The number of children needing tooth extractions in hospitals has jumped to 48,000 last year as experts warned that the shortage of NHS dentists is creating misery for patients
Children needing tooth extractions in hospitals has jumped to 48,000 last year.
Teeth removals for under-18s of multiple teeth surged by 17% amid a collapse in access to NHS dentists. Two thirds of extractions were due to tooth decay meaning there were 119 operations a day to remove rotten teeth in children.
Youngsters in poorer areas, which are less likely to have an NHS dentist, were three and a half more likely to require hospital extractions. It comes as 70% of dental surgeries now refuse to accept under-18s as new NHS patients.
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David Fothergill, board chairman of the Local Government Association, which compiled the data for England, said: “These stark figures reveal that a lack of access to affordable dentistry is having a worrying impact on the state of children’s teeth. Untreated dental care remains one of the most prevalent diseases affecting children and young people’s ability to speak, eat, play and socialise.”
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Hospital admissions for childhood tooth extractions cost NHS hospitals £64.3 million last year. Tooth decay remains the most common reason for youngsters aged five to nine being admitted to hospital.
The data also showed regional disparities in decay-related extractions, with Yorkshire and the Humber reporting 405 cases per 100,000 children – the highest figure – and the East Midlands 80 per 100,000 – the lowest. It comes after the Tories NHS dentistry “rescue plan” was lambasted for failing to reform the flawed payment contract and coming with no new funding.
Eddie Crouch, chair of the British Dental Association, said: “The oral health gap is widening for our youngest patients, and it won’t be halted by holding another consultation.”
The plan for dentistry includes a New Patient Premium for dentists to receive a bonus of between £15 and £50 for treating someone who has not had a check up for two years. The minimum amount paid to dentists for NHS treatments will also rise from £23 to £28.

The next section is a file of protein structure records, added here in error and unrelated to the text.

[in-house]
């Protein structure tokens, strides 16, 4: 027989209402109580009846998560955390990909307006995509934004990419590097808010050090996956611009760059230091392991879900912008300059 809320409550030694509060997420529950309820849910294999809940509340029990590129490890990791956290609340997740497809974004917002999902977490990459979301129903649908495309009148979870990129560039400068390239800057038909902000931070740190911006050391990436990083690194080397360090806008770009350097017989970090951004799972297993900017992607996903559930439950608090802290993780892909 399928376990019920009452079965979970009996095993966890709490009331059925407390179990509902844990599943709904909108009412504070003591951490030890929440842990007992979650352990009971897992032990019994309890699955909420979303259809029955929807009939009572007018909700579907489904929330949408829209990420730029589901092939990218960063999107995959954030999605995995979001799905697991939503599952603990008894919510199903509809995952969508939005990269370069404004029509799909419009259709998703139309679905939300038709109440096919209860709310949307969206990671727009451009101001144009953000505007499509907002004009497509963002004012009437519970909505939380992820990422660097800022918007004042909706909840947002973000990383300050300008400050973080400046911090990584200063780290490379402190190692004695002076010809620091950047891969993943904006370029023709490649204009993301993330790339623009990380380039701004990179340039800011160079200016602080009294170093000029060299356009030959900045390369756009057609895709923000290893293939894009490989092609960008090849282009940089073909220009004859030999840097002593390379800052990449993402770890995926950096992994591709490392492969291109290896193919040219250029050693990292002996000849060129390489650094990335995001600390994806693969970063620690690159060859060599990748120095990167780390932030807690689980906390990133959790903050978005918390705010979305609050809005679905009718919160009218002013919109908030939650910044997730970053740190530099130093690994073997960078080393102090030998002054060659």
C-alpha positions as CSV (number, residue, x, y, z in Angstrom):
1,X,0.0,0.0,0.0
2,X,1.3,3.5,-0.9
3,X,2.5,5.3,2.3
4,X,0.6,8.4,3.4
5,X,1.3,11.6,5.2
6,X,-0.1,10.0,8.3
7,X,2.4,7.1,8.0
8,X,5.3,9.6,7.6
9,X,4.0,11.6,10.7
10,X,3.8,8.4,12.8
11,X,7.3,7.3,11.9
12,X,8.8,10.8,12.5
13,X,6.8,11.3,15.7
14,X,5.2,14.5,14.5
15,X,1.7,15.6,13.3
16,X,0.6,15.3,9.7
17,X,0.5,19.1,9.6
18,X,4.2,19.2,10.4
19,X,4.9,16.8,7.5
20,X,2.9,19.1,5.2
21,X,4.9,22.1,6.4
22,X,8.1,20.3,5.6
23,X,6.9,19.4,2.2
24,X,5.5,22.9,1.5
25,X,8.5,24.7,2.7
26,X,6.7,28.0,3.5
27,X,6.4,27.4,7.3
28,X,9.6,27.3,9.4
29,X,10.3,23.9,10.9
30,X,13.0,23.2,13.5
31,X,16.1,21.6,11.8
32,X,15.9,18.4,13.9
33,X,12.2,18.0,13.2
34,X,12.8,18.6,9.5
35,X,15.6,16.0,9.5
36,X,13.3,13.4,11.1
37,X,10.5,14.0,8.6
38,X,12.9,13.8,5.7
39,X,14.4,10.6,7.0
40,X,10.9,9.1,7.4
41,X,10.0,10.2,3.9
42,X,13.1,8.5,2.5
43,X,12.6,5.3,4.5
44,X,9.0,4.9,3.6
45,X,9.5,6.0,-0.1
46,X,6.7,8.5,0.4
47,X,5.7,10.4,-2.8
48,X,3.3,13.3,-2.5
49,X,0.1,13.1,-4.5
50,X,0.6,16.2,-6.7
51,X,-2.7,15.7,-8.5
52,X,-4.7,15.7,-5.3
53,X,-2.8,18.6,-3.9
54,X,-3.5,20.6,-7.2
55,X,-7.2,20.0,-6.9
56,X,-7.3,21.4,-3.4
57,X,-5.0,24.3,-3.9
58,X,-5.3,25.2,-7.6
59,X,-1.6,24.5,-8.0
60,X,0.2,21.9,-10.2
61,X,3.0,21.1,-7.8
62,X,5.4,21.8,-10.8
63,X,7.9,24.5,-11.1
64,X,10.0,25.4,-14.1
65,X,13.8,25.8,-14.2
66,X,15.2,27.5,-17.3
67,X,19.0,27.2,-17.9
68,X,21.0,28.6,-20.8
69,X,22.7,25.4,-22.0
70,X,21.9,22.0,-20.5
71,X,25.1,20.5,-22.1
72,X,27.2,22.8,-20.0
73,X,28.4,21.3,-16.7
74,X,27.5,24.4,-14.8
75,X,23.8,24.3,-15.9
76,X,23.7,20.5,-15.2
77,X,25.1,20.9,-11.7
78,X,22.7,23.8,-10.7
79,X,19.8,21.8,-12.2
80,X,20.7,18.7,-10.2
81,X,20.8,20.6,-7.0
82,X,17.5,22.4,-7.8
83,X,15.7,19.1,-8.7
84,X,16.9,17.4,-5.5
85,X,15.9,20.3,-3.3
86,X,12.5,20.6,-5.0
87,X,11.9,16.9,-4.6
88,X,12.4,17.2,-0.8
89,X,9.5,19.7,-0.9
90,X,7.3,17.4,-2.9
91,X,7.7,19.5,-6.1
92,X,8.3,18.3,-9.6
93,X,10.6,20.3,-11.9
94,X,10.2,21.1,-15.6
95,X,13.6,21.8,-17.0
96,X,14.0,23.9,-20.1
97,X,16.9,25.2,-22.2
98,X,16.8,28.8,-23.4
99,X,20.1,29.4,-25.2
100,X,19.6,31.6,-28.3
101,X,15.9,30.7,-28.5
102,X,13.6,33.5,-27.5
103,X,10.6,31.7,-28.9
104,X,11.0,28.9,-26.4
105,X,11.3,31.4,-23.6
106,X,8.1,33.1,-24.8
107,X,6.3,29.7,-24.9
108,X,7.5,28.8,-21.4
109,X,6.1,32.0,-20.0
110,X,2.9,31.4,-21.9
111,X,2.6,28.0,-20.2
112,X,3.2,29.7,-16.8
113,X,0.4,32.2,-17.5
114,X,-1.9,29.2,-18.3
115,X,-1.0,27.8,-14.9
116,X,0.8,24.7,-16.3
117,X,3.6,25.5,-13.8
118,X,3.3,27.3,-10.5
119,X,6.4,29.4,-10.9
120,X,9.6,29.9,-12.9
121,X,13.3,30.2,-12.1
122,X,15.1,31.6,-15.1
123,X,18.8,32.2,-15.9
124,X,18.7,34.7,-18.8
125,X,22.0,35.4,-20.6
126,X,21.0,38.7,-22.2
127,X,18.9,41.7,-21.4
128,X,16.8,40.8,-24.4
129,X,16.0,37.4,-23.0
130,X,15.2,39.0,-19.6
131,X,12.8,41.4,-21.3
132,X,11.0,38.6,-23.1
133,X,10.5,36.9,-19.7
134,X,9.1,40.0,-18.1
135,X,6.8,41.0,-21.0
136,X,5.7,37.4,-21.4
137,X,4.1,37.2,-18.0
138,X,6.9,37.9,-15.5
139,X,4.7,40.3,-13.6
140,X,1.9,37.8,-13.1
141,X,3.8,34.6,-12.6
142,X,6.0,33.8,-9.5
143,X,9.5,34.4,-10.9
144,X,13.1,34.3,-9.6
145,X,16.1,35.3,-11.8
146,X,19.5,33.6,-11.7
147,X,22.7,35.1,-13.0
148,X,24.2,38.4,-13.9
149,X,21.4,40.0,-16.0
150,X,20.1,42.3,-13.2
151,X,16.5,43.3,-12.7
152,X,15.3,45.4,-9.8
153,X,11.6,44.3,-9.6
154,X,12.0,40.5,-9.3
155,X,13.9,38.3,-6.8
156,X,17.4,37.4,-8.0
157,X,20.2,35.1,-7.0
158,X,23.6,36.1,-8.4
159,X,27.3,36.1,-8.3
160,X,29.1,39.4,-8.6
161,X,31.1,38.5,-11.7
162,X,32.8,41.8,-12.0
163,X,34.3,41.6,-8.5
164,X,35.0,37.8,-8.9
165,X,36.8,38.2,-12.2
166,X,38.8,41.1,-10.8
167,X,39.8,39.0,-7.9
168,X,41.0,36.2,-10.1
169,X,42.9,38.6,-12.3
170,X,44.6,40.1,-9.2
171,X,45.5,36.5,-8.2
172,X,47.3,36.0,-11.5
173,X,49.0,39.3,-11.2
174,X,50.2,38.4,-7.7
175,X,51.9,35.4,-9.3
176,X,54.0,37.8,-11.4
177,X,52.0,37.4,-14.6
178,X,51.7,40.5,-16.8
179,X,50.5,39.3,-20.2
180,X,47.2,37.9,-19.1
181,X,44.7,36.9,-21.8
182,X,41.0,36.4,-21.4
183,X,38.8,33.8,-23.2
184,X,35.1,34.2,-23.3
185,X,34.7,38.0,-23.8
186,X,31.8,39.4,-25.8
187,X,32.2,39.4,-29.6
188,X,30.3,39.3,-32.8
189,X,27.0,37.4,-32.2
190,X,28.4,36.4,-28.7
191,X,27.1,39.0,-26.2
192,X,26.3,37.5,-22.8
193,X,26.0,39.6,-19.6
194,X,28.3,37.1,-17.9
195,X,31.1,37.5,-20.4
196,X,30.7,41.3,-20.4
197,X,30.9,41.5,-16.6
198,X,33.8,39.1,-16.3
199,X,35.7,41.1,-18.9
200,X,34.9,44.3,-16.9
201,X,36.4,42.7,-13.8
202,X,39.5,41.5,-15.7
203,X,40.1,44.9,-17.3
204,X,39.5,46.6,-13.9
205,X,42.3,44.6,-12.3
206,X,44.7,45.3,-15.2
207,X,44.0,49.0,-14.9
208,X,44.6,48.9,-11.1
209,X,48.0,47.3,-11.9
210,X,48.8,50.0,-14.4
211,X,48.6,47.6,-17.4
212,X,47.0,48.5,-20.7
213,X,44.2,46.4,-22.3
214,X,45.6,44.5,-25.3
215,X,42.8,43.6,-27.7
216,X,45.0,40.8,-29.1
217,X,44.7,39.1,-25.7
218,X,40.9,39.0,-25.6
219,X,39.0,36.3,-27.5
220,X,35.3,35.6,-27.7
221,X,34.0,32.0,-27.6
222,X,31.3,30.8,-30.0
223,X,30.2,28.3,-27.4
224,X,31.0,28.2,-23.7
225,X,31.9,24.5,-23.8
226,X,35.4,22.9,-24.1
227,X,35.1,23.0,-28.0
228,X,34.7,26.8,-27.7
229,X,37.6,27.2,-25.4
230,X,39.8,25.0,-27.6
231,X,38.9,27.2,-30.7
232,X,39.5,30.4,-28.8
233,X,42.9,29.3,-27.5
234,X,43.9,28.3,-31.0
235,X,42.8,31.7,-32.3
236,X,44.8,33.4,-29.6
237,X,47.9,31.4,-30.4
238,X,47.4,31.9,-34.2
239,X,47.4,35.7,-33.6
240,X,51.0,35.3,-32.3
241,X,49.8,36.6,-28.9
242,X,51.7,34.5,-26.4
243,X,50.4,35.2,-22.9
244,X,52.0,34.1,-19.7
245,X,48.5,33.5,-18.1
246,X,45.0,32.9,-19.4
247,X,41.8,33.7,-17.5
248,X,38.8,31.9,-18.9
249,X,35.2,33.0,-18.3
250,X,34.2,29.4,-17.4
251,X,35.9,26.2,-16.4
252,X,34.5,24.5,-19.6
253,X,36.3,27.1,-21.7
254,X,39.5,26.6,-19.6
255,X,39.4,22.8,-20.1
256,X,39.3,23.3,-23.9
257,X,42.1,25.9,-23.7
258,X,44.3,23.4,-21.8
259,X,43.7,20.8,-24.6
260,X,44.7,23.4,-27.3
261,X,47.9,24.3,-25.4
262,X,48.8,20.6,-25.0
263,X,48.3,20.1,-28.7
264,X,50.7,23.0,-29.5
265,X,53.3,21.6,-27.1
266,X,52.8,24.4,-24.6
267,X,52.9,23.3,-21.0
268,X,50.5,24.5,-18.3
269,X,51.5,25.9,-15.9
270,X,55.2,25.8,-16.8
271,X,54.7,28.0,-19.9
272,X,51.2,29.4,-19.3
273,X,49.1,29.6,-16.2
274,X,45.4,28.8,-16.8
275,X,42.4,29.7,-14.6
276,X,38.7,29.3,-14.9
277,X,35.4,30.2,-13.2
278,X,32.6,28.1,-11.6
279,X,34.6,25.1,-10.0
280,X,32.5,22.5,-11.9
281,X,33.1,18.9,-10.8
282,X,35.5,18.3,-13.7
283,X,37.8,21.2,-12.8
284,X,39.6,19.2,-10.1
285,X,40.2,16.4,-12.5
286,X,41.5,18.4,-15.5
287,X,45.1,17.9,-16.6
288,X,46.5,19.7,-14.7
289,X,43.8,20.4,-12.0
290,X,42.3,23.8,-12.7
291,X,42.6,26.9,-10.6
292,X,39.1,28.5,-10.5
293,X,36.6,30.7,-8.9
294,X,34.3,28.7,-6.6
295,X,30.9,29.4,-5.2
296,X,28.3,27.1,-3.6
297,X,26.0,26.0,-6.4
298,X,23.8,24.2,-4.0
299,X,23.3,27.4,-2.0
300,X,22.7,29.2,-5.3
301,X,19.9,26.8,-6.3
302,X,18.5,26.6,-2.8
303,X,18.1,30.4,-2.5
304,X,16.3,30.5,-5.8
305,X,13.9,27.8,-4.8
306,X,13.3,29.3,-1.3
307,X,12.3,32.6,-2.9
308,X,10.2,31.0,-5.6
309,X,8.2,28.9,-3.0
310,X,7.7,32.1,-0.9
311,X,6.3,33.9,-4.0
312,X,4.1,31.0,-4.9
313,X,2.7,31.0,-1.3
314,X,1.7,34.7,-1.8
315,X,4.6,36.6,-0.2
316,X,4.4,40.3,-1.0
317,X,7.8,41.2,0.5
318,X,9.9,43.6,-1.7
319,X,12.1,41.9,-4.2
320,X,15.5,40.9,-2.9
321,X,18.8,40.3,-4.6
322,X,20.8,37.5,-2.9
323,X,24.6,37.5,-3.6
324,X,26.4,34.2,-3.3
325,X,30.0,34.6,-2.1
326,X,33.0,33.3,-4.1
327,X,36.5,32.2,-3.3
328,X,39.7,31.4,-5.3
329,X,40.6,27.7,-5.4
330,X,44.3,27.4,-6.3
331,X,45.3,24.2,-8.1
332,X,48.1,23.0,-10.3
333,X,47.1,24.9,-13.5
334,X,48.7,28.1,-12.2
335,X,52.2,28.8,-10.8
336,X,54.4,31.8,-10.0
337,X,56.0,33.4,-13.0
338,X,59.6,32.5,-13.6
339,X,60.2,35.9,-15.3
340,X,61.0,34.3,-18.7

However only 900 of the 8,000 practices in England are not currently getting a £28 minimum so a minority of practices will benefit from the uplift. The plan states “around 240 NHS dentists” will also be paid a £20,000 ‘golden hello’ to work in under-served areas for three years.
The plan aims to increase UK dentist training places by 40% which could boost the workforce from mid-2030. A consultation will begin on adding fluoride to water systems to help strengthen enamel, starting in North East England.
Crucially, it is unclear whether the NHS dentistry budget will be increased. It has flatlined at around £3 billion for the last decade which after inflation has meant a real terms cut of around £1 billion. Speaking to broadcasters during a visit on Thursday, Prime Minister Rishi Sunak tried to blame the collapse in access to NHS dentists on Covid-19.
He said: “It hasn’t been easy enough for people to access NHS dentistry over the past couple of years, particularly as a result of the impact of the pandemic which hit dentistry services harder than almost anything else because they were the hardest things to continue in any form during Covid.
“The announcements this week will make a significant difference and quickly. Two and a half million more NHS appointments to get levels back up to where they were pre Covid, attracting dentists to work in underserved areas. This will be particularly valuable in areas like the South West where I am today. Mobile vans going into underserved communities as well. Taken together, it’s a very significant new investment in dentistry so that everyone can get the access that they need.”
Save NHS Dentistry petition
Sign our petition to save NHS dentistry and make it fit for the 21st century
Our 3 demands
Everyone should have access to an NHS dentist
More than 12 million people were unable to access NHS dental care last year – more than 1 in 4 adults in England. At the same time 90% of dental practices are no longer accepting new NHS adult patients. Data from the House of Commons Library showed 40% of children didn’t have their recommended annual check-up last year.
Restore funding for dental services and recruit more NHS dentists
The UK spends the smallest proportion of its heath budget on dental care of any European nation. Government spending on dental services in England was cut by a quarter in real terms between 2010 and 2020. The number of NHS dentists is down by more than 500 to 24,151 since the pandemic.
Change the contracts
A Parliamentary report by the Health Select Committee has branded the current NHS dentists’ contracts as “not fit for purpose” and described the state of the service as “unacceptable in the 21st century”. The system effectively sets quotas on the maximum number of NHS patients a dentist can see as it caps the number of procedures they can perform each year. Dentists also get paid the same for delivering three or 20 fillings, often leaving them out of pocket. The system should be changed so it enables dentists to treat on the basis of patient need.
Have you had to resort to drastic measures because you couldn’t access an NHS dentist? Are you a parent struggling to get an appointment for a child? Email [email protected] or call 0800 282591